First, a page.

Uh ... OK, just more naturalism here and there's not much blog post left so I'm still not sure where Deyes is going with this ... ahhhh, here we go:

Yet as philosopher William Dembski points out, while we might have a viable explanation for the purely naturalistic origin of a mathematical pattern such as the Fibonacci series, we are still left wondering how the cells from which these patterns arise came into existence (Ref 3).



So, if I read this correctly, the lesson here is that Fibonacci sequences in nature quite probably have a simple, non-supernatural explanation, but if we suddenly move the goalposts to talk about something totally different instead, we can continue the debate. Tell me I read that wrong.

As we have seen, Klar explained the origin of the Fibonacci pattern in nature through a process he called asymmetric cell division. And yet it is with the discovery of the cellular world that we have unraveled the hallmarks not of purposeless naturalism but of intelligent design. Indeed, our emerging knowledge of cellular biology and biochemistry has opened up a realm of very small, contrived machines that give every indication of having been designed with a purpose in mind (Ref 4).

Nope -- apparently, I read that just fine: Let's talk about Fibonacci sequences. They can occur naturally. Therefore, cells require an Intelligent Designer. Is that about right? Am I representing that fairly? Is Denyse O'Leary really that depressingly stupid?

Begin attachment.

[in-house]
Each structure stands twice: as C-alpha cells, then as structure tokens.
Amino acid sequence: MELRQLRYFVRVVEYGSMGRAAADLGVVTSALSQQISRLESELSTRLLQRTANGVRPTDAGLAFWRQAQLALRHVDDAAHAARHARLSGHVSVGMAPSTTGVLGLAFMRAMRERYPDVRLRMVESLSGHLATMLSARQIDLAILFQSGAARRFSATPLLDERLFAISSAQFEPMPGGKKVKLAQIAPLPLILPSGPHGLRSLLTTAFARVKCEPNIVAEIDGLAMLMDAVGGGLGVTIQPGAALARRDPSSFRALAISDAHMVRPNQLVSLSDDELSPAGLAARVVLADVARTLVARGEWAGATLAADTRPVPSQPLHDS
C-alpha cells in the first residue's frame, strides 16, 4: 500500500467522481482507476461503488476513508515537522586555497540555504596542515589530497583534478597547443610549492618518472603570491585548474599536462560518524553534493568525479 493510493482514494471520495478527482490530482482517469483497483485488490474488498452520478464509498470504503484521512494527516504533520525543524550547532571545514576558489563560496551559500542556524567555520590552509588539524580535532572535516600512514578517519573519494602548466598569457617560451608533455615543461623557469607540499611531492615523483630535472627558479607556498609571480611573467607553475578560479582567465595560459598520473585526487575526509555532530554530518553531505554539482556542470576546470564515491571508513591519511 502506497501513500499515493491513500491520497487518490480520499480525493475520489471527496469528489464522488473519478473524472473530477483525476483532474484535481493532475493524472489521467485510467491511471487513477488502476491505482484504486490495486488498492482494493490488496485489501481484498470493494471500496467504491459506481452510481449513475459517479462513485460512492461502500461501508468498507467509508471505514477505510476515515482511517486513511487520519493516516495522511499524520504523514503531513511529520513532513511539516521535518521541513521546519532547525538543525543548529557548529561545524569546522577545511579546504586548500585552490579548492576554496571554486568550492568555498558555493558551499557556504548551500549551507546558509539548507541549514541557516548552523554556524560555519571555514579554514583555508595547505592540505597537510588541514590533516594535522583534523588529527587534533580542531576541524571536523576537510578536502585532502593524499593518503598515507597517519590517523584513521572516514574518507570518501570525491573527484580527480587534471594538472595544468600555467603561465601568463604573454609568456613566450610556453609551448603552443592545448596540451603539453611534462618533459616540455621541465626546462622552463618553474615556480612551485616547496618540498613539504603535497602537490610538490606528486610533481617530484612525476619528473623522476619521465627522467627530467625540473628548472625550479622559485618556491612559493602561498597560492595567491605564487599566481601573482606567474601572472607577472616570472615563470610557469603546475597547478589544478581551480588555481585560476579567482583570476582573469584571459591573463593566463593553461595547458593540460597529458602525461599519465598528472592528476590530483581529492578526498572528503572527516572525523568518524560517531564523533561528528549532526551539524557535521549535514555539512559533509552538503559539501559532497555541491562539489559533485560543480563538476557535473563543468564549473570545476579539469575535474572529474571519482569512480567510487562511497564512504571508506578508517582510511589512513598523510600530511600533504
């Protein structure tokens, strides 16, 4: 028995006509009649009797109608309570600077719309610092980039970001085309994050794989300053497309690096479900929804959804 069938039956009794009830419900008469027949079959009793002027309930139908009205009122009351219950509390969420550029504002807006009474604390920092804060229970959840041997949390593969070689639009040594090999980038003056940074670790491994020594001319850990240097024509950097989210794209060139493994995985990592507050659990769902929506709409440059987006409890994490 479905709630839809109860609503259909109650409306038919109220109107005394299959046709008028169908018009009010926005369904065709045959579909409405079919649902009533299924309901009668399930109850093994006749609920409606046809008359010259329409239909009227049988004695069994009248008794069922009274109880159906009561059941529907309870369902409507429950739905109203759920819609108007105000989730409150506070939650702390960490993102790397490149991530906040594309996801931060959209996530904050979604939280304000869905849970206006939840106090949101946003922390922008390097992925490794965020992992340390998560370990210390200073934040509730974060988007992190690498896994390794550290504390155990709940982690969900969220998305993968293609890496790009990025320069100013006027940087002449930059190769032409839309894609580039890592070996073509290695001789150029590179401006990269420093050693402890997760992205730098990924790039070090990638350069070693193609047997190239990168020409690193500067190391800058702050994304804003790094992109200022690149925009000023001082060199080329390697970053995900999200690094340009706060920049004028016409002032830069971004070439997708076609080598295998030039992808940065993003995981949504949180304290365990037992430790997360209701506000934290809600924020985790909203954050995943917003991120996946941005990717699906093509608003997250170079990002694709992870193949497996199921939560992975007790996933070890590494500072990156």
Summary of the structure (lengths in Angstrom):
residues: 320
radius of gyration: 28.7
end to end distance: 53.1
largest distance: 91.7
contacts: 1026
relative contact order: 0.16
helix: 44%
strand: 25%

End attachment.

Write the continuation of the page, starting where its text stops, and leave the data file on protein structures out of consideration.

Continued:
Just answer "yes" -- it'll save us all a pile of time.

AFTERSNARK: Rather than bludgeon you over the head with it, I'm going to throw this out as a thinking exercise: What is the fundamental flaw to suggesting that the Fibonacci series is just so gosh-darned cool that finding it in nature suggests the presence of an Intelligent Designer? Give it some thought, it'll come to you.

Well, except for you, Patrick. Because you're an idiot.


LuLu said...

Catholic girls are such teases, aren't they?

Heeeeyyyyy, I'm a (lapsed) Catholic girl and I'm no tease. When I say I'm gonna kick ass, I follow through.

I expect your apology forthwith ;-)

M@ said...

CC, it's quite simple. If the process is designed, it requires a designer. If it's a natural process, then that natural process of course must have been designed, and therefore must have a designer. And that sits on the back of an even bigger turtle.


thwap said...

Tryin' ta slip something pat me 'eh?

The noive!

Mentarch said...

IDiots never fail to fall back on their one, single premise: irreducible complexity.

Which, of course, has been thoroughly and utterly debunked scientifically.

Nevertheless, IDiots parochially cling desperately to their beliefs in miracles and magic - shamelessly twisting any scientific fact (at least, of what little they manage to understand) to comfort themselves in their quaint beliefs.

So what else is new?

KEvron said...

denyse has, in pointing out the ubiquitous phenomenon of fibonacci sequences found in nature, done a fine job in promoting the notion of a common ancestry for various species. darwin would have been proud....


KEvron said...

"What is the fundamental flaw to suggesting that the Fibonacci series is just so gosh-darned cool that finding it in nature suggests the presence of an Intelligent Designer?"

the number 23?


CC said...

No. But keep trying.

Mentarch said...

Fibonacci's series constitute, in short, an *observation* of nature.

Just like discovering pi, the laws of thermodynamics, the laws of genetic inheritance, or the double-helix nature of DNA - as but few examples.